Over the course of the next few months, I will look at numerous footballing formations utilised by various teams. In my latest blog, I’ll briefly look at Arrigo Saachi’s 4-4-2 system utilised with AC Milan.
Arrigo Sacchi’s route to the AC Milan hot-seat wasn’t of a traditional manager of a top European club with a stellar career which naturally parachuted him into a top job but from more humble beginnings. Sacchi was born in 1946 in Fusignano and didn’t become a professional footballer, but by the age of twenty six was coaching his local team Baracca Lugo, where he himself admitted he needed to command the respect of his players, “I was twenty-six, my goalkeeper was thirty-nine and my centre-forward was thirty-two. I had to win them over” he was quoted.
Following spells with Bellaria he managed the youth team at A.C. Cesena, who were in the Serie B. He moved on to Rimini who were playing in the Serie C1 where he almost led them to the title. Following this, he moved to Fiorentina as a youth coach. His achievements with the youth team did not go unnoticed and subsequently interest from Parma F.C arrived, who were in Serie C1.
Promotion to Serie B was achieved and following good performances in the Coppa Italia campaign, where Parma defeated Milan on two occasions, Silvio Berlusconi approached Saachi to manage Milan in the 1987-1988 campaign.
Sacchi’s team was renowned for its balance, organisation and intense pressing tactics deployed to delay or disrupt opposition possession as well as regaining the ball. At the base of the team, there was a back four who played as a sliding arc, only ever flat when the opposition’s possession was central. Sacchi drilled this into his defenders relentlessly. Paolo Malidini commented “each player was as important defensively as he was in attack, it was a side in which players and not positions were key.”
A key part of his practice was the shadow play drills he ran his team through, seen as revolutionary in continental Europe at the time. Defensively, Saachi would line his team up without opposition, place flags on the pitch to represent the ball and have his players organise into their defensive shape to defend each flag as if it were a player in possession. He would then simulate a ball moving around the pitch with his voice and actions, requiring the players to move accordingly where he would correct positioning in the process.
The pressing tactics used, were it always to regain possession of the ball. Sacchi would use methods of ‘partial pressing’ where players would concentrate more on jockeying rather than winning possession. In other situations, he wold instruct his team to carry out ‘total pressing’ where regaining the ball became the priority and on other occasions he would instruct the players to utilise ‘fake pressing’ where the team made pressing movements but of a lower intensity designed to allow the players to recuperate. “Pressing is not about running and it’s not about working hard, it’s about controlling space” he said. “Pressing was always collective, I wanted all eleven players in an active position, effecting and influencing the opposition when we did not have the ball.”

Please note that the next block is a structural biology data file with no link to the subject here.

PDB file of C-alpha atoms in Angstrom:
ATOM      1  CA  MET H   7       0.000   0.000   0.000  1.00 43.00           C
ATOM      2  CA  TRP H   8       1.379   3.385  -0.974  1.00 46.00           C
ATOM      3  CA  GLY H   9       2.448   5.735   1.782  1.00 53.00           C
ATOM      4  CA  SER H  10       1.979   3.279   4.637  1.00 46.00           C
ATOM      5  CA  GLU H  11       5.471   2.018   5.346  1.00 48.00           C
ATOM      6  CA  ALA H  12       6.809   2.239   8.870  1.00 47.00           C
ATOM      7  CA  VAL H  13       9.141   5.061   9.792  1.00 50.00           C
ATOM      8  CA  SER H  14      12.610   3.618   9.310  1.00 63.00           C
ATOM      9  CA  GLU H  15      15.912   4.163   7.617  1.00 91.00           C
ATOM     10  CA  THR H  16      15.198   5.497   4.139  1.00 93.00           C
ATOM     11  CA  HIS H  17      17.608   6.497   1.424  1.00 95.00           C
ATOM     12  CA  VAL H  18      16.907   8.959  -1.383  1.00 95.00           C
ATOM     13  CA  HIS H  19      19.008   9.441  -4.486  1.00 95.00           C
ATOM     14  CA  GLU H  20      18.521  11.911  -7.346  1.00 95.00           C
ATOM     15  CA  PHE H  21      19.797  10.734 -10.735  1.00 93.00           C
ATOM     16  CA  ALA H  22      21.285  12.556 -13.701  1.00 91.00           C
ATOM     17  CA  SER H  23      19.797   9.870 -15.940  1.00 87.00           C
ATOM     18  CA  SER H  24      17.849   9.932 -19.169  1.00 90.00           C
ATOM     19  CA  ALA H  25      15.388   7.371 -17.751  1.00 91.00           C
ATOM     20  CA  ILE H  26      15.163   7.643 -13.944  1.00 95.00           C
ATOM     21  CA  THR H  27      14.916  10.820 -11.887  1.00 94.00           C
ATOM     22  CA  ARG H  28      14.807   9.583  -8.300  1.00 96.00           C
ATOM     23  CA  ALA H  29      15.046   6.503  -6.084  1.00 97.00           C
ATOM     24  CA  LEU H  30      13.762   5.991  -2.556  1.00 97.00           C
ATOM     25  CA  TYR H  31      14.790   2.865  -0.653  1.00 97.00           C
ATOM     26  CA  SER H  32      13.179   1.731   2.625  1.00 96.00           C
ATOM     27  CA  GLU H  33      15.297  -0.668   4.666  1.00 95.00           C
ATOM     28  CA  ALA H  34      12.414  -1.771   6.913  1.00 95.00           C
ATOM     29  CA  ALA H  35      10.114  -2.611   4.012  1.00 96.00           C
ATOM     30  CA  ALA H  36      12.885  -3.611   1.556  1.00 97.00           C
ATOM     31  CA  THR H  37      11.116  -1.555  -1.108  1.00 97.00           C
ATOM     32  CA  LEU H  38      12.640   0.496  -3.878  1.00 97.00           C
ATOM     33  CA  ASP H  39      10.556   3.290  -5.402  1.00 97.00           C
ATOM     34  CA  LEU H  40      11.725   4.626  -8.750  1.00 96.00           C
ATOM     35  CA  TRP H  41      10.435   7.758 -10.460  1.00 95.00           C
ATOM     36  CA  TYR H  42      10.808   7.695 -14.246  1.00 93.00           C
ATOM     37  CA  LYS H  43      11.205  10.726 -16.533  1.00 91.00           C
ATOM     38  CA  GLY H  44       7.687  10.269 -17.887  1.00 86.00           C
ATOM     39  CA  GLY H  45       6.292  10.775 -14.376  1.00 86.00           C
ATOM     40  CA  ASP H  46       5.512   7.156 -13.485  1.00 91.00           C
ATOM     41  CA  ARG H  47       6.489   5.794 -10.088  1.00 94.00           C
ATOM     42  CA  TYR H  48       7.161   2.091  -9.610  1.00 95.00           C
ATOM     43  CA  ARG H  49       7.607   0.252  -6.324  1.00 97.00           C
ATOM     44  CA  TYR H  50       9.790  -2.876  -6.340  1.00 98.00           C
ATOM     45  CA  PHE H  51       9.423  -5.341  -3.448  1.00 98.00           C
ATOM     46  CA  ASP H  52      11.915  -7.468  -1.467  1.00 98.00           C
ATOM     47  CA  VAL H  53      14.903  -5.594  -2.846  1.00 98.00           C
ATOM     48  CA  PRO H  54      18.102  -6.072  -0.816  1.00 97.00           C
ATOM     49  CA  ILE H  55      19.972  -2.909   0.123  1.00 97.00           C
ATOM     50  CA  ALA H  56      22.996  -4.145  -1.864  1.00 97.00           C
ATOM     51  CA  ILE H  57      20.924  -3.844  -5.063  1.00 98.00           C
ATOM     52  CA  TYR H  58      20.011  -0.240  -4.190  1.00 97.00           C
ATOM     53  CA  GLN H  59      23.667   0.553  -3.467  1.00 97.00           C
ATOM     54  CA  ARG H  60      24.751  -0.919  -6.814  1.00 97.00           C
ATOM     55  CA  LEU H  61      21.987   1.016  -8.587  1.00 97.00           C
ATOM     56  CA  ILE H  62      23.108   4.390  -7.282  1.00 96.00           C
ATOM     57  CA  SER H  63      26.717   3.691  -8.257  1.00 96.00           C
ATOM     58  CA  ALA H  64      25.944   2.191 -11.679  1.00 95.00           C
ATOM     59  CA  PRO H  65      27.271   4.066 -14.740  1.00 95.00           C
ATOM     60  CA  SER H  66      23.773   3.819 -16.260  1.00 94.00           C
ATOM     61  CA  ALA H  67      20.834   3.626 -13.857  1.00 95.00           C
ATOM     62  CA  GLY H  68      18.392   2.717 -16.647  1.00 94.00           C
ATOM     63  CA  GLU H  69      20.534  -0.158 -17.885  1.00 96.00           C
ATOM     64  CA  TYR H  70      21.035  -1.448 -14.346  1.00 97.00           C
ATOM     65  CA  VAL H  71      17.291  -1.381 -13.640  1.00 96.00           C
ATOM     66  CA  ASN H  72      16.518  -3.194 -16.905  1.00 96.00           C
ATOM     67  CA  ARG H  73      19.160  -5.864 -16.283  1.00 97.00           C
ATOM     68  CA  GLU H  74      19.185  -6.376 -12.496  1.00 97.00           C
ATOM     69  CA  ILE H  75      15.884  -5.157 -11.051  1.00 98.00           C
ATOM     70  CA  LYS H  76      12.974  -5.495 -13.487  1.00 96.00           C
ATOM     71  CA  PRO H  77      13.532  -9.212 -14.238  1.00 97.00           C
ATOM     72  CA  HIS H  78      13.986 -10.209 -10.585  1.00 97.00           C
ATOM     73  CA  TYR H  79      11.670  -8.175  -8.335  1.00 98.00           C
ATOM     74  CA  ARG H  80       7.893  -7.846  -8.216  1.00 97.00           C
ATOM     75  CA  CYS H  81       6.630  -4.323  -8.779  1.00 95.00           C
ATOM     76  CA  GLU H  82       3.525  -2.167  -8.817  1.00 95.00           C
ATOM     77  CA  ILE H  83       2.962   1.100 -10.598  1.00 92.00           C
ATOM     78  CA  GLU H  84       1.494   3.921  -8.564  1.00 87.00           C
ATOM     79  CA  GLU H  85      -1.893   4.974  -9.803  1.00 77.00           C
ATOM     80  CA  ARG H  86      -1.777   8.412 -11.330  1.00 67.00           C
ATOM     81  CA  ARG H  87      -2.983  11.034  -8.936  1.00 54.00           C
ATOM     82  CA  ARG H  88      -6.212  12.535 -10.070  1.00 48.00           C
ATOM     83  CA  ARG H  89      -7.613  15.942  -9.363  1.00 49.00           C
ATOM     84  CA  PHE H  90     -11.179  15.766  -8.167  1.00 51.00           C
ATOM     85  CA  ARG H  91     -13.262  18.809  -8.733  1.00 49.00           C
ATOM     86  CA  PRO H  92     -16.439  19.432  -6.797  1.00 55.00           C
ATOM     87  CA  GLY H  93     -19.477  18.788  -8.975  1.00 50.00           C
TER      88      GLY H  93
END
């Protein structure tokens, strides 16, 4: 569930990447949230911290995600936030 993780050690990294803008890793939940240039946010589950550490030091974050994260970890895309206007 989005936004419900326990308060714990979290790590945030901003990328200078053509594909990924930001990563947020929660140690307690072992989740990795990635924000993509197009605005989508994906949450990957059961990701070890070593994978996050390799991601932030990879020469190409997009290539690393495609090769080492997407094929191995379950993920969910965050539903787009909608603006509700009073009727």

Sacchi’s team were compact, moved as a unit and were well drilled. He ensured that the distance between defence and forwards was never more than 25 meters, essentially with the compactness and arcs in the two banks of four, a natural pressing team shape occurred. “In the defensive phase, all players had four reference points; the ball, the space, the opponent and team-mates. Every movement had to be a function of those four reference points. Each player had to decide which of the four will determine his movement.” He added, “The key was the short team. I used to tell my players if we played with the distance of 25 metres from last defender to forward, given our ability nobody would beat us.” The aggressive offside trap meant it was hard for teams to exploit space behind and three compact units in defence meant playing through the team was extremely difficult. “This allowed us not to spend too much energy, to get to the ball first and not to get too tired.”
In conclusion, Sacchi’s Milan was an organised, compact and intense unit without the ball whose tactical nous allowed it to win the ball back in favourable positions whilst still ensuring solidarity in its defensive third. In possession, players such as Gullit, Van Basten and Rijkaard were able to affect play due to their superb football intelligence in dangerous areas of the pitch. The creative freedom was not compromised by Sacchi’s organisation and structure, so often the criticism of coaches who attempt similar, organised systems. Strictly defensive, was not how the team were. “I always demanded, that at least five players were ahead of the ball when we won possession. There would always be a man wide right, a man wide left.”
Milan became one of the dominant teams in Europe under Sacchi, winning the European Cup in two successive years. The team he left behind was built upon by Fabio Capello where more success followed. Sacchi went on to manage the Italian national team leading the Azzuri to the World Cup final in 1994, only to lose on penalties to Brazil. He parted company with the national team after a disappointing exit in Euro 96 and is now the national youth coordinator.
Inverting The Pyramid – Jonathan Wilson
Arrigo Sacchi – Coaching The Four Four Two
Drawn Using The Master Tactician